CDFW acted swiftly to stand up the new competitive grant program to support and advance the recovery and rehabilitation of injured, sick or orphaned wildlife and conservation education. Funds may be used to support activities such as operations and ongoing facility needs, innovation in animal care (e.g., wildlife rehabilitation techniques, enclosure designs, diet and behavioral enrichment), post-release monitoring and conservation education for the public.

“The California wildlife rehabilitation community is incredibly grateful for this much-needed support,” said Rachel Avilla, president of the California Council for Wildlife Rehabilitators Board of Directors. “While 2020 has certainly taken its toll on many small organizations, our commitment to helping wildlife remains strong as injured and orphaned animals continue to need our help daily. We want to thank Assemblymember Waldron and her team for pushing this landmark legislation through and CDFW for being an excellent ally. We are profoundly grateful for their continued collaboration and support to help care for California’s precious wildlife.”

Consistent with the legislation, eligible organizations were required to document their status as a nonprofit organization that operates a permitted wildlife rehabilitation facility, complies with all conditions of its Wildlife Rehabilitation Memorandum of Understanding, and maintains active participation in the Wildlife Rehabilitation Medical Database.

###

Media Contact:
Clark Blanchard, CDFW Education and Outreach, (916) 591-0140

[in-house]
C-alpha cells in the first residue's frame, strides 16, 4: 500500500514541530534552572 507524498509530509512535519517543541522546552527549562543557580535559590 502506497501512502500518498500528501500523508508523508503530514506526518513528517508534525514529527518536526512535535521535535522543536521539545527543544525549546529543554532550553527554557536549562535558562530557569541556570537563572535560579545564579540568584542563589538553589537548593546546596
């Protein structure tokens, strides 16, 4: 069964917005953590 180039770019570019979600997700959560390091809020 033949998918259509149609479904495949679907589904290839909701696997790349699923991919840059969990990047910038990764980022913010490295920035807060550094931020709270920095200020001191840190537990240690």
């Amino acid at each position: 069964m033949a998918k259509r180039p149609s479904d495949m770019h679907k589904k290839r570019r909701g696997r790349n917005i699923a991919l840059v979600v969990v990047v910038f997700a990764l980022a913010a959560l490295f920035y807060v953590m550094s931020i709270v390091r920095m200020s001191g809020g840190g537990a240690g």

Chinook Salmon

CDFW Awards $10.7 Million for Fisheries Habitat Restoration Program Projects

The California Department of Fish and Wildlife (CDFW) today announced the selection of 27 projects that will receive funding for the restoration, enhancement and protection of anadromous salmonid habitat in California watersheds.

The grants, which total $10.7 million, were awarded through CDFW’s Fisheries Restoration Grant Program (FRGP). Established in 1981, FRGP has included funding from the National Oceanic and Atmospheric Administration’s (NOAA) Pacific Coastal Salmon Recovery Fund since 2000. The federal fund was established by Congress in 2000 to reverse the declines of Pacific salmon and steelhead throughout California, Oregon, Washington, Idaho and Alaska.

“The ongoing momentum to restore California’s habitat for these historic species hasn’t stopped as we face a global pandemic and devastating wildfires,” CDFW Director Charlton H. Bonham said. “Awarding these projects highlights the resilience, passion and vision for salmon recovery by our state’s restoration community, for which we are grateful.”

In response to the 2020 Fisheries Habitat Restoration Grant Solicitation, CDFW received 80 proposals requesting more than $40.6 million in funding. As part of the competitive grant program, proposals underwent a rigorous technical review by CDFW and NOAA scientists.

The 27 approved projects will further the objectives of state and federal fisheries recovery plans, including removing barriers to fish migration, restoring riparian habitat, monitoring of listed populations, and creating a more resilient and sustainably managed water resources system (e.g., water supply, water quality and habitat) that can better withstand drought conditions. These projects further the goals of California’s Water Action Plan and CDFW’s State Wildlife Action Plan, as well as addressing limiting factors specified in state and federal recovery plans.